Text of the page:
ALAMOSA — “I was raised in a family that values service to others,” said new Tu Casa Director Patricia Lara. “It’s just something that I knew I would do, too.”
Before joining Tu Casa, a domestic abuse treatment center in Alamosa, Lara, 54, worked as a defense attorney. The Valley native got her bachelor’s degree from Adams State University in 1989 and her law degree from the University of Wyoming in 2007.
However, it wasn’t the right fit for her and she then became the director of San Luis Valley Community Corrections from 2008 to 2011. After that she was a probation officer in the 12th Judicial District.
“I loved that job,” Lara said. “I was really fortunate to have the choice between two really good jobs and really good careers with people that I enjoy working worth. But I saw Tu Casa as an opportunity to help a different set of people and use a different set of skills.
“I’ve been reevaluating my personal belief system with regards to victims and offenders and it’s been a good experience.”
Unofficially, Lara’s first day was at the children’s carnival held at Adams State on April 1, two days before her first actual workday.
“That was really my first introduction to some of the work that Tu Casa and the Children’s Advocacy Center do,” Lara said. “I got to hear from people who have received services come up to our booth and say ‘thank you.’ I was able to see a lot of generosity.”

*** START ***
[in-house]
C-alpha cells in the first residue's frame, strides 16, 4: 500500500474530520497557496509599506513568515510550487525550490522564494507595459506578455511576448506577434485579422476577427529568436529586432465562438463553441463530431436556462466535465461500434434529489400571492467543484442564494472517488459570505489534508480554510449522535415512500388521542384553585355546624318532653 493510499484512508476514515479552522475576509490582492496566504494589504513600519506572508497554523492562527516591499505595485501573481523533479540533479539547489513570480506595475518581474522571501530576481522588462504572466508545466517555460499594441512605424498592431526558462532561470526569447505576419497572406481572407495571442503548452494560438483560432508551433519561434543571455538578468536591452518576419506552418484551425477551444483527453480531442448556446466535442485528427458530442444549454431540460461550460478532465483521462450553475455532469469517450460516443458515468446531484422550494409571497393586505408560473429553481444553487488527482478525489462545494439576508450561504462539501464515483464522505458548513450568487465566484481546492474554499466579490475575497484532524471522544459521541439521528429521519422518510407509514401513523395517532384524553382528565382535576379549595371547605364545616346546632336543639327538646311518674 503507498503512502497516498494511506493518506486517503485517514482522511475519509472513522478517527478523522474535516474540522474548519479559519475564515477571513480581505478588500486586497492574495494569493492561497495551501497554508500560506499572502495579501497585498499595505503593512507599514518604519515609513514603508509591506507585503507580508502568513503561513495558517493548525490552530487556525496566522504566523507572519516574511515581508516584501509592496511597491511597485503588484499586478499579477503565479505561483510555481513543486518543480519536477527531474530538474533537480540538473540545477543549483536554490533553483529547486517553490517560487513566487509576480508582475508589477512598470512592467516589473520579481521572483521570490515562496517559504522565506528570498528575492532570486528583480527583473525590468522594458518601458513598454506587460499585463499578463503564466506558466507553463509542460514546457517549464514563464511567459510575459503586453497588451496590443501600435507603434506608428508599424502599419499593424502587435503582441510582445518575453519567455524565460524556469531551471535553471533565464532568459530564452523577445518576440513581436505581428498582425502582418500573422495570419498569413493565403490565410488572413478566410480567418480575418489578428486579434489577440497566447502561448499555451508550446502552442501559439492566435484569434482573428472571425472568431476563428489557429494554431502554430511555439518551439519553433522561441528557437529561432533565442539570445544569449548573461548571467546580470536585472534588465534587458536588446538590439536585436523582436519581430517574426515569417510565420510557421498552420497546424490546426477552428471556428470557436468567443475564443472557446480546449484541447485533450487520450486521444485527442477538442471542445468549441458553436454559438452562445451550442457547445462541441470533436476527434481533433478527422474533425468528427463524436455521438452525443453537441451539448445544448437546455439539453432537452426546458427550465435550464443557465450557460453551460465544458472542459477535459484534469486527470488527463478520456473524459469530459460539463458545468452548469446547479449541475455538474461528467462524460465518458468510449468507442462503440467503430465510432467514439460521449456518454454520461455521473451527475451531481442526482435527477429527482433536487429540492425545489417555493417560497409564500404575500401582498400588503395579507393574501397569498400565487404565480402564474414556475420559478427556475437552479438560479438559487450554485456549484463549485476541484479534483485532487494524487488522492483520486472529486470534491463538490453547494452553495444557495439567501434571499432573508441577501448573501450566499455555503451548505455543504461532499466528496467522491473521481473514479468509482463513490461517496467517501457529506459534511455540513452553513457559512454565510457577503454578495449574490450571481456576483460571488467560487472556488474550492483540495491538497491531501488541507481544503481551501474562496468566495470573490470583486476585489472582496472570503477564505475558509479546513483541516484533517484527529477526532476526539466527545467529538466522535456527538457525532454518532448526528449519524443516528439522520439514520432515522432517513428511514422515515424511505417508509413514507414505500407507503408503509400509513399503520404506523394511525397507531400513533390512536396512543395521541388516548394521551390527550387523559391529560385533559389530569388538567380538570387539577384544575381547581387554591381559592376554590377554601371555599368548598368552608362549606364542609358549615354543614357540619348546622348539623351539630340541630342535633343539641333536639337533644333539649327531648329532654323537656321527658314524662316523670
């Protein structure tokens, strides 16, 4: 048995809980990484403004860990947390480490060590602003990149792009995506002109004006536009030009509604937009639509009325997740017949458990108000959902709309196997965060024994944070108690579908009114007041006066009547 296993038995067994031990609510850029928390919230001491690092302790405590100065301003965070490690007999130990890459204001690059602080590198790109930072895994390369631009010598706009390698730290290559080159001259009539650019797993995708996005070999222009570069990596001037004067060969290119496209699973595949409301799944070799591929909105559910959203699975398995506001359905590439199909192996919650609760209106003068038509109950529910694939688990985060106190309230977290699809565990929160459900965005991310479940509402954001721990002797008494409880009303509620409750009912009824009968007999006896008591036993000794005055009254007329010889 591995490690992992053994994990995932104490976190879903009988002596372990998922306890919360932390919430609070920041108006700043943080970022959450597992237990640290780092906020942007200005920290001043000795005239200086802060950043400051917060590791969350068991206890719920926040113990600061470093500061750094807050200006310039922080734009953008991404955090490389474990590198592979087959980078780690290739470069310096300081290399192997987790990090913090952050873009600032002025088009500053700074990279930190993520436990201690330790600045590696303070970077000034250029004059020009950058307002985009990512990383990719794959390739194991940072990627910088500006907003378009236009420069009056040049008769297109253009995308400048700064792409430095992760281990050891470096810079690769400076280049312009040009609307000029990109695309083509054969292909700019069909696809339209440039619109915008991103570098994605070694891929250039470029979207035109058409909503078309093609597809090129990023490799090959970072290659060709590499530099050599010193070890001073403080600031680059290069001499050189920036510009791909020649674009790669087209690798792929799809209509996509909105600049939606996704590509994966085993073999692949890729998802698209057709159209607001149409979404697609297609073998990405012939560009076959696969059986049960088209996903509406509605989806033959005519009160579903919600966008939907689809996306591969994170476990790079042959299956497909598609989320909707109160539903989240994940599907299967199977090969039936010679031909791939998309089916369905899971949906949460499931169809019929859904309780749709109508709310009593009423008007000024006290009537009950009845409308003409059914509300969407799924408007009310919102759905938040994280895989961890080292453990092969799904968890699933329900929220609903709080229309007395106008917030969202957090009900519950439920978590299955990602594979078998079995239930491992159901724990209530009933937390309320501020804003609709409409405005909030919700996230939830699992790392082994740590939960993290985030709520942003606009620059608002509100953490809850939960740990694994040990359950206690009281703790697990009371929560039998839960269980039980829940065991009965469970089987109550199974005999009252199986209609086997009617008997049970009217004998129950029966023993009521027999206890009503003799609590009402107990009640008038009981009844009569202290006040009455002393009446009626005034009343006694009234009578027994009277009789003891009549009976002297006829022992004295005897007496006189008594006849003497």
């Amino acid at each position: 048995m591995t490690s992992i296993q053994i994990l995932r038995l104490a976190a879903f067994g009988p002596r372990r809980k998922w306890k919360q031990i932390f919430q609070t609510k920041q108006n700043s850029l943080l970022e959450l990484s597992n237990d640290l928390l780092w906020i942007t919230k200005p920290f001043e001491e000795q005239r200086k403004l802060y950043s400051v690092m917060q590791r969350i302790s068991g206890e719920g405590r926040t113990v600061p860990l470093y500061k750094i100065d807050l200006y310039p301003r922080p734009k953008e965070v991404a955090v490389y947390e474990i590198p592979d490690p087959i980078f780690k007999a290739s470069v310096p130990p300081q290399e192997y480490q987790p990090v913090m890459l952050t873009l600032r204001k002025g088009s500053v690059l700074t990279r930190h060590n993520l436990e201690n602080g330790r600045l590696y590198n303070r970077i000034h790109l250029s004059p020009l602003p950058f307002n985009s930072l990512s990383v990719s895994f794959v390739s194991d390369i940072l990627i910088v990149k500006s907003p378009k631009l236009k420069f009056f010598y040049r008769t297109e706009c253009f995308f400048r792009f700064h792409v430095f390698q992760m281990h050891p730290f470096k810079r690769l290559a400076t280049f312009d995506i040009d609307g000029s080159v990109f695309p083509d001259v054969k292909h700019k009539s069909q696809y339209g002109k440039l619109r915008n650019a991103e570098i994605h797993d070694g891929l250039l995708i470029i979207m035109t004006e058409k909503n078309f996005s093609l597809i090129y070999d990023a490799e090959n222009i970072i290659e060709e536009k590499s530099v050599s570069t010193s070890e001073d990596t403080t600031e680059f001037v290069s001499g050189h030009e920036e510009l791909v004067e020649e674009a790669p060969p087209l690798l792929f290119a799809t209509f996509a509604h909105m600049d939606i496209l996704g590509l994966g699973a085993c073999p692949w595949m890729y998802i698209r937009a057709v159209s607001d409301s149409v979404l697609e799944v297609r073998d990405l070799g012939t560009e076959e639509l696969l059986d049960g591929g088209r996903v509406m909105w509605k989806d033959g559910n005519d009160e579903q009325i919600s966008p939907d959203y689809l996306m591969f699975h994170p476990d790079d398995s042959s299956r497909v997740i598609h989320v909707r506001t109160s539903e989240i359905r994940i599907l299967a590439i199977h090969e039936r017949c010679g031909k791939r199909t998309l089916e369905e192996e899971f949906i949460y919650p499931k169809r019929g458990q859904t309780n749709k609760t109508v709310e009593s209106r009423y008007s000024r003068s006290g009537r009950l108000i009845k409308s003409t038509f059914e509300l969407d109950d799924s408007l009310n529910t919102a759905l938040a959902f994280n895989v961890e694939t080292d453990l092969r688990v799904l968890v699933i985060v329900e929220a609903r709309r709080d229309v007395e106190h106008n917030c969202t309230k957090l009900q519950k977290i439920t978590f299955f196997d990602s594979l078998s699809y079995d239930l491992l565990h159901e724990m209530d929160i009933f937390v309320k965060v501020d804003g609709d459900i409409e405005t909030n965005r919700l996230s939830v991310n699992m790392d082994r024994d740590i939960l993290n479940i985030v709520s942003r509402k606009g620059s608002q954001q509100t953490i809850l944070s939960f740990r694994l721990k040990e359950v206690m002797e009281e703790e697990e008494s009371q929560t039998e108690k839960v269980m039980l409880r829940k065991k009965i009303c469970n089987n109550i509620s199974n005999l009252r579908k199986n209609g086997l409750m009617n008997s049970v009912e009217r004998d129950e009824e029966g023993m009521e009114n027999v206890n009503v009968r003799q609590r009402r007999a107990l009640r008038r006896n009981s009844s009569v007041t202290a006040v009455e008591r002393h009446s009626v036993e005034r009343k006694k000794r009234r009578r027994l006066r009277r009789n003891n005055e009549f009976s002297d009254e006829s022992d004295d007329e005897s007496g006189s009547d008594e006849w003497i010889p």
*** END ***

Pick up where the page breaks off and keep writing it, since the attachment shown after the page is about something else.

According to Lara the job transition has been seamless. “The staff here is really amazing. It’s evident that they worked really hard since their last director left to make sure that the programs stay operable and that people are receiving services. I’ve been really impressed with the staff, their knowledge base, their commitment and their passion for this type of work.
“They had a choice for some good candidates so I’m grateful to them for giving me this opportunity to try to make a difference.”
Though she’s been there less than a month Lara already has big plans for Tu Casa. Along with searching for new revenue streams, she’s trying to find ways to help pets of victims by working with the animal shelter or starting a pet food bank.
“The people who need shelter are sometimes reluctant to leave their homes because they don’t want to leave their pets,” Lara said.
Lara is also looking at working with state legislators to pass bills that will assist victims.
“We want to be a force that’s making change not just in the Valley, but statewide.
“I want to really make sure that Tu Casa and CAC are valued in the community, not just because they work with victims, but because they help people to make changes to get them out of bad situations. It’s more life changing for the people we serve. It’s not just helping them from one day to the next; these are things that are going to impact them for the rest of their lives.”
Her father Max, who passed away in 2014, was an inspiration to Lara. “He would say whatever you do, you should always try to make it easier for the other person,” said Lara. “That’s in everything I do, every interaction I have.”
Tu Casa will be hosting a meet and greet with Lara on April 28.